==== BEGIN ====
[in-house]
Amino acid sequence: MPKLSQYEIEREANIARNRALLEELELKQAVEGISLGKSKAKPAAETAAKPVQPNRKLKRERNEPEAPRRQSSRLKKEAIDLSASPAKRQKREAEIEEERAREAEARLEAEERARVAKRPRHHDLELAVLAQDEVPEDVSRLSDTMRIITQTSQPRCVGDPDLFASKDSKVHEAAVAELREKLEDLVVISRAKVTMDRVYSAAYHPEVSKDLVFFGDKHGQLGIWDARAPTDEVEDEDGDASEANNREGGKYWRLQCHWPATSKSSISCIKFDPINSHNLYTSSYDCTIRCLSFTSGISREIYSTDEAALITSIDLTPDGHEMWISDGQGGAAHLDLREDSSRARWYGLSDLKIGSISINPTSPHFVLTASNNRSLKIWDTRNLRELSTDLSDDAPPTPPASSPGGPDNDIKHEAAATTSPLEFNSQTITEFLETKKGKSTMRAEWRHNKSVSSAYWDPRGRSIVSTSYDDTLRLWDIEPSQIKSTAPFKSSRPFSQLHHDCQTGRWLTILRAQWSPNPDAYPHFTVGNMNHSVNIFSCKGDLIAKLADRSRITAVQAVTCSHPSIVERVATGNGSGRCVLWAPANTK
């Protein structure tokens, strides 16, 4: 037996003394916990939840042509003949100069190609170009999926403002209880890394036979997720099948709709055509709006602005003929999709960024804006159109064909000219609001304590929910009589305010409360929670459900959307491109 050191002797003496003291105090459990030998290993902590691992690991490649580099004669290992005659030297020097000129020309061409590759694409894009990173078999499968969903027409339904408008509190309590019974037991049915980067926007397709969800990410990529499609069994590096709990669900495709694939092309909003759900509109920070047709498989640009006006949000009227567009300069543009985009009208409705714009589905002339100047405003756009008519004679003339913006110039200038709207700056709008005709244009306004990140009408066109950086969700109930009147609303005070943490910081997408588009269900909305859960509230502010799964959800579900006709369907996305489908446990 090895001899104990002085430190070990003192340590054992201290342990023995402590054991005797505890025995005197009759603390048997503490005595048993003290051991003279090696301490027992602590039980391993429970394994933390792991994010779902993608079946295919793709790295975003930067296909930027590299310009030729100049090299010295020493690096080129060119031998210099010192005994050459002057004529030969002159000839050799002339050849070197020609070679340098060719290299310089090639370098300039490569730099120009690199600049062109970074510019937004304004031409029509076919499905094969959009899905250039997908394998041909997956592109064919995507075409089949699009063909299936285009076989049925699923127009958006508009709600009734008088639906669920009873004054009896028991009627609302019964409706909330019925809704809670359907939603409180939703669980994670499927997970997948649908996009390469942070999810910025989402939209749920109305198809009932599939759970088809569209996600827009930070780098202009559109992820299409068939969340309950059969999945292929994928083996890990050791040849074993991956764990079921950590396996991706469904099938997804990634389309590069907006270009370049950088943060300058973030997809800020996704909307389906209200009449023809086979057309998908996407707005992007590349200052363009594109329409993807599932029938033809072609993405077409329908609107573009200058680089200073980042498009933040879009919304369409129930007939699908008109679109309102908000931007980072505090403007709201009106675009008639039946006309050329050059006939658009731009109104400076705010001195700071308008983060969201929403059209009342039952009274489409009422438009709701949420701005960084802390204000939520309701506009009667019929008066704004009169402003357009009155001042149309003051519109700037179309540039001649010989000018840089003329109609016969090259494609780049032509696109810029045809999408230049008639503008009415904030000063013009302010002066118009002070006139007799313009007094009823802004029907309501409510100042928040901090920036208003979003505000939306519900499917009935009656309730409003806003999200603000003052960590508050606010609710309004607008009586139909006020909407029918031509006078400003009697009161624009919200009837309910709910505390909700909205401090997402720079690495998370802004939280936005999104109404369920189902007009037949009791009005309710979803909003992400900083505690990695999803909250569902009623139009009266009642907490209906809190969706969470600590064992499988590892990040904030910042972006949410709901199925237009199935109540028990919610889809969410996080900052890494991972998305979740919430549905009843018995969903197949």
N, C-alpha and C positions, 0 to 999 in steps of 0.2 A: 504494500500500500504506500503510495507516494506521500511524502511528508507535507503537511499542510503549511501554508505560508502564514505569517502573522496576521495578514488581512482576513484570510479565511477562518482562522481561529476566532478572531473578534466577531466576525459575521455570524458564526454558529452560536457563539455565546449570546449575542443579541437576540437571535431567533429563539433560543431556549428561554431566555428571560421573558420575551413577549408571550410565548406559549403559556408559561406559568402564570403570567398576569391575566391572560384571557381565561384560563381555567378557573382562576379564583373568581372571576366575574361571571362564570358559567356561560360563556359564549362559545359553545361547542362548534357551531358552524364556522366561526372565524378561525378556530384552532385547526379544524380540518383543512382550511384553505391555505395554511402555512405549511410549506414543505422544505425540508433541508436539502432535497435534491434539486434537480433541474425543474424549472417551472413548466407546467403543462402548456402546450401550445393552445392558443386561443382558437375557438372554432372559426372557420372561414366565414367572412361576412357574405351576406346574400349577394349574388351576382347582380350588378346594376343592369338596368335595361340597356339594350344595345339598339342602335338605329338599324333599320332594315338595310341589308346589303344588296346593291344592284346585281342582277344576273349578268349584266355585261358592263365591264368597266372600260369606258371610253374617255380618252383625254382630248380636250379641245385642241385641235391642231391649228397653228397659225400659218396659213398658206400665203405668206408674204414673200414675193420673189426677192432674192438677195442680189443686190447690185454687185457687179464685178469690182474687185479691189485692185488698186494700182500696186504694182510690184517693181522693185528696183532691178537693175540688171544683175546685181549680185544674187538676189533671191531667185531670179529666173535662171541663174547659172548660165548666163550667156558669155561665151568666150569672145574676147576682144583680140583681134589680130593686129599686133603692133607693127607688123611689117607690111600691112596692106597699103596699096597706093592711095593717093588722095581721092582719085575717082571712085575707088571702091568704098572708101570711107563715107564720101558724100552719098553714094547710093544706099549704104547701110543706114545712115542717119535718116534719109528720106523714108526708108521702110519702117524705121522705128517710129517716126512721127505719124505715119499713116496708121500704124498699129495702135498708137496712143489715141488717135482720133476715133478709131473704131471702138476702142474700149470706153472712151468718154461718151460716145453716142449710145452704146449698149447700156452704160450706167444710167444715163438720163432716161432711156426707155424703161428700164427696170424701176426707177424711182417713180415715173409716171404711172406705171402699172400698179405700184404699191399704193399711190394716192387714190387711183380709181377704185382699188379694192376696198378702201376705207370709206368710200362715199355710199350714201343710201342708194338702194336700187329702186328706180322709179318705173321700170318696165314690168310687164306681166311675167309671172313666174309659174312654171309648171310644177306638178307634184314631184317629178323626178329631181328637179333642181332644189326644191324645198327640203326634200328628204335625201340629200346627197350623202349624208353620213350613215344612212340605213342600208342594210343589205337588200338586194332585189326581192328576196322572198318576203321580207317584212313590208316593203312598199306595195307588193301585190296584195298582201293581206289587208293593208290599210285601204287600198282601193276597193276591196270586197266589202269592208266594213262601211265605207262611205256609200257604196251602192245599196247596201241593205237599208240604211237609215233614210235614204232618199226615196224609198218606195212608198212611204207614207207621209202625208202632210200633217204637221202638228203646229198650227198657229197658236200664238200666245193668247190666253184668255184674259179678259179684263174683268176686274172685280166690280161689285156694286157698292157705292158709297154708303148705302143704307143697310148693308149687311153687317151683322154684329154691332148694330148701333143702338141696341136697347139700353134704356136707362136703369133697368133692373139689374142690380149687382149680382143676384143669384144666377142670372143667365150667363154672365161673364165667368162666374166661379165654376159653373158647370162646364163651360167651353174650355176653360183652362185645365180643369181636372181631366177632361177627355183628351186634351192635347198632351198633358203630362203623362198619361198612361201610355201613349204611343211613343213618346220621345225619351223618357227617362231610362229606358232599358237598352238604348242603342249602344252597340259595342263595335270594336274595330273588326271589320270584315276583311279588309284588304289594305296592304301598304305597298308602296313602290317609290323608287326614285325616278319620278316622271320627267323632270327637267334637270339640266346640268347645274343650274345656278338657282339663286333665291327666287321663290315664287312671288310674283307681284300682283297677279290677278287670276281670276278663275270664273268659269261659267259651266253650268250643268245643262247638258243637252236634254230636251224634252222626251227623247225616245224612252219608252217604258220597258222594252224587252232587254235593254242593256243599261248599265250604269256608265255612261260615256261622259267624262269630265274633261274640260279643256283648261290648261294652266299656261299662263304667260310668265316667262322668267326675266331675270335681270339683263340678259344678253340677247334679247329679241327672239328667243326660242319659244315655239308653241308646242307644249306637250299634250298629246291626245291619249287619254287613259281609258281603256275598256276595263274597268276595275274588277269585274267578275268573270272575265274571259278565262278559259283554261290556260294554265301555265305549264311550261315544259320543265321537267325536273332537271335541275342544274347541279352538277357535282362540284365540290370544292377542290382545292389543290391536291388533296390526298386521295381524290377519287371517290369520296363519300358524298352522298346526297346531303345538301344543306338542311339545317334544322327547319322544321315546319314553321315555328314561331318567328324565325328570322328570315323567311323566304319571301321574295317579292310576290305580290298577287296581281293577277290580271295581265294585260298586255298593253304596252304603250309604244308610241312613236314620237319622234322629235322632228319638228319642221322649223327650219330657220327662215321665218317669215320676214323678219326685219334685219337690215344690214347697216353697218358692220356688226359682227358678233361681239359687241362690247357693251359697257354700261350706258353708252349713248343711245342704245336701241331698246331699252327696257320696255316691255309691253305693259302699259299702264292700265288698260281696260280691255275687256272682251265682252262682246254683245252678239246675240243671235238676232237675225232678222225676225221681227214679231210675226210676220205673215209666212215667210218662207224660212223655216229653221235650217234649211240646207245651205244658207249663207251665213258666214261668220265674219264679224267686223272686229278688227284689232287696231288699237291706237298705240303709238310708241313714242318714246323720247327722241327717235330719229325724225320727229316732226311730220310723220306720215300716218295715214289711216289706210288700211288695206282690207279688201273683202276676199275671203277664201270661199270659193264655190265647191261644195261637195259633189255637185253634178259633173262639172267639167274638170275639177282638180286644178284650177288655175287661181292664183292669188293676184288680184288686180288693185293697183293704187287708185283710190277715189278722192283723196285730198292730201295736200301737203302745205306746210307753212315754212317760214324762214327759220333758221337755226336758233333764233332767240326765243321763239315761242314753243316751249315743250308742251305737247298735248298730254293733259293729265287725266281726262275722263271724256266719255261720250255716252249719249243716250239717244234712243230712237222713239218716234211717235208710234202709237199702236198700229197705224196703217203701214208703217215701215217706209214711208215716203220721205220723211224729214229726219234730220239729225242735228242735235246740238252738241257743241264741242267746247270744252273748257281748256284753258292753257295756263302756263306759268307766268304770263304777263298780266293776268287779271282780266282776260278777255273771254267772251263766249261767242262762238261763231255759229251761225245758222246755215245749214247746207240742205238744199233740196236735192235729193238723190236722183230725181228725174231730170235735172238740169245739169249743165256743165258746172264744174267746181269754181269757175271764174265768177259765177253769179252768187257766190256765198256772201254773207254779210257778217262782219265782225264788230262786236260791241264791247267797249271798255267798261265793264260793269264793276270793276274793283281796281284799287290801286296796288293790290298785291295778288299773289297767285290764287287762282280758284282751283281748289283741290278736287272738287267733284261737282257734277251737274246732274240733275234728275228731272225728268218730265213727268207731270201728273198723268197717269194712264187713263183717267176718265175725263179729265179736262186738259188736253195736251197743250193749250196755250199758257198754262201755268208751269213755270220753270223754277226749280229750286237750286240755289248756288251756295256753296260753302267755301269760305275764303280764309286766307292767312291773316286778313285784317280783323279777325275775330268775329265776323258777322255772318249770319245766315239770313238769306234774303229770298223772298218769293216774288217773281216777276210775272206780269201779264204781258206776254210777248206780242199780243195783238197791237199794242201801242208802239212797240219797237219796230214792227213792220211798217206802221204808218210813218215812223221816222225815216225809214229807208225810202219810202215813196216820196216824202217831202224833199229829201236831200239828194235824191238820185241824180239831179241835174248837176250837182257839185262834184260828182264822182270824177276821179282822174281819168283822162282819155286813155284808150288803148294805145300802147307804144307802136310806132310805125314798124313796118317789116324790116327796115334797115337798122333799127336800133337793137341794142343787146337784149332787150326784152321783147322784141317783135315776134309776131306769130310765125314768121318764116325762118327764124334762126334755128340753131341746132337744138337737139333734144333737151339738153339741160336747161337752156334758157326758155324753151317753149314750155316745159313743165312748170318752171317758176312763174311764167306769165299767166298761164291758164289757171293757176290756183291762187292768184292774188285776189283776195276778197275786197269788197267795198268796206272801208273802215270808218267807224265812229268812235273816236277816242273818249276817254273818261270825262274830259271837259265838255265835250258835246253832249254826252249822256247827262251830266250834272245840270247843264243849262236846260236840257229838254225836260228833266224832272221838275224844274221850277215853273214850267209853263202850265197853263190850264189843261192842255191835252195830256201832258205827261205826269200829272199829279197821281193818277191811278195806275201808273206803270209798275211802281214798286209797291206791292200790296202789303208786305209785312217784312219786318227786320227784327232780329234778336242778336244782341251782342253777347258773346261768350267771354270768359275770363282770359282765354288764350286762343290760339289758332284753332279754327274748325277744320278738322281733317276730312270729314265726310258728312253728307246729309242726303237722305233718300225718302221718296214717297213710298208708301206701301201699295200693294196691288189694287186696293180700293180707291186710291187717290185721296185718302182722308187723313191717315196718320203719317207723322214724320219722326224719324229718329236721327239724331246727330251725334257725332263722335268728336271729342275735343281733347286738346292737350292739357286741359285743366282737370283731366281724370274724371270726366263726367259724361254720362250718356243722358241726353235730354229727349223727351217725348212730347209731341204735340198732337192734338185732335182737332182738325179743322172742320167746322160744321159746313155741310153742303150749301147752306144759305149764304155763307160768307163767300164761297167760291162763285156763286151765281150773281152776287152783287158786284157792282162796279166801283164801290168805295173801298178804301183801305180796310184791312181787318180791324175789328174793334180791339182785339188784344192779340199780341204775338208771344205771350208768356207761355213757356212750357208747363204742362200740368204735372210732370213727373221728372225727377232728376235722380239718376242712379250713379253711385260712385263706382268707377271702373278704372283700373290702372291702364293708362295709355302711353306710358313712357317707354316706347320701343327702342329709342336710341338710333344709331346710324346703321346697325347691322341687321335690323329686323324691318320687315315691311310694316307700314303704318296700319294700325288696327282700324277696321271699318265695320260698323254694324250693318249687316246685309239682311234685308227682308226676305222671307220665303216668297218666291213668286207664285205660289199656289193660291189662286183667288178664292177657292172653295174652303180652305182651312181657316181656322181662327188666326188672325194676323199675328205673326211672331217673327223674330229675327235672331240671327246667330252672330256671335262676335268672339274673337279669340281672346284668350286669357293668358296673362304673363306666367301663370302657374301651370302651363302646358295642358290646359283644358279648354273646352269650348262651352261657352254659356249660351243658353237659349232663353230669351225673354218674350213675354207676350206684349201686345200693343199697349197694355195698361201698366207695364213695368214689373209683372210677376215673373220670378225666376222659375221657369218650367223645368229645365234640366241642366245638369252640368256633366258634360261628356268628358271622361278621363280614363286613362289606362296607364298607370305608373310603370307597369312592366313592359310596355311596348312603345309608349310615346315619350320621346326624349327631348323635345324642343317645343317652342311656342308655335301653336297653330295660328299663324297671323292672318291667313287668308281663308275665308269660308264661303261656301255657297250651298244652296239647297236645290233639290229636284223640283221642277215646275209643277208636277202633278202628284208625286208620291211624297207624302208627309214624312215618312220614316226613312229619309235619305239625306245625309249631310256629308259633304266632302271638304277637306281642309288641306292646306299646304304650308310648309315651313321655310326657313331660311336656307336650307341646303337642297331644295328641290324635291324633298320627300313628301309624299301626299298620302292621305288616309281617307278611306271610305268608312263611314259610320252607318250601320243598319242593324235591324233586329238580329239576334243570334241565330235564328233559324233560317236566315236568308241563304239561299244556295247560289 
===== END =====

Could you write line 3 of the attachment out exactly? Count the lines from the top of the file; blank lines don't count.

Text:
């Protein structure tokens, strides 16, 4: 037996003394916990939840042509003949100069190609170009999926403002209880890394036979997720099948709709055509709006602005003929999709960024804006159109064909000219609001304590929910009589305010409360929670459900959307491109 050191002797003496003291105090459990030998290993902590691992690991490649580099004669290992005659030297020097000129020309061409590759694409894009990173078999499968969903027409339904408008509190309590019974037991049915980067926007397709969800990410990529499609069994590096709990669900495709694939092309909003759900509109920070047709498989640009006006949000009227567009300069543009985009009208409705714009589905002339100047405003756009008519004679003339913006110039200038709207700056709008005709244009306004990140009408066109950086969700109930009147609303005070943490910081997408588009269900909305859960509230502010799964959800579900006709369907996305489908446990 090895001899104990002085430190070990003192340590054992201290342990023995402590054991005797505890025995005197009759603390048997503490005595048993003290051991003279090696301490027992602590039980391993429970394994933390792991994010779902993608079946295919793709790295975003930067296909930027590299310009030729100049090299010295020493690096080129060119031998210099010192005994050459002057004529030969002159000839050799002339050849070197020609070679340098060719290299310089090639370098300039490569730099120009690199600049062109970074510019937004304004031409029509076919499905094969959009899905250039997908394998041909997956592109064919995507075409089949699009063909299936285009076989049925699923127009958006508009709600009734008088639906669920009873004054009896028991009627609302019964409706909330019925809704809670359907939603409180939703669980994670499927997970997948649908996009390469942070999810910025989402939209749920109305198809009932599939759970088809569209996600827009930070780098202009559109992820299409068939969340309950059969999945292929994928083996890990050791040849074993991956764990079921950590396996991706469904099938997804990634389309590069907006270009370049950088943060300058973030997809800020996704909307389906209200009449023809086979057309998908996407707005992007590349200052363009594109329409993807599932029938033809072609993405077409329908609107573009200058680089200073980042498009933040879009919304369409129930007939699908008109679109309102908000931007980072505090403007709201009106675009008639039946006309050329050059006939658009731009109104400076705010001195700071308008983060969201929403059209009342039952009274489409009422438009709701949420701005960084802390204000939520309701506009009667019929008066704004009169402003357009009155001042149309003051519109700037179309540039001649010989000018840089003329109609016969090259494609780049032509696109810029045809999408230049008639503008009415904030000063013009302010002066118009002070006139007799313009007094009823802004029907309501409510100042928040901090920036208003979003505000939306519900499917009935009656309730409003806003999200603000003052960590508050606010609710309004607008009586139909006020909407029918031509006078400003009697009161624009919200009837309910709910505390909700909205401090997402720079690495998370802004939280936005999104109404369920189902007009037949009791009005309710979803909003992400900083505690990695999803909250569902009623139009009266009642907490209906809190969706969470600590064992499988590892990040904030910042972006949410709901199925237009199935109540028990919610889809969410996080900052890494991972998305979740919430549905009843018995969903197949």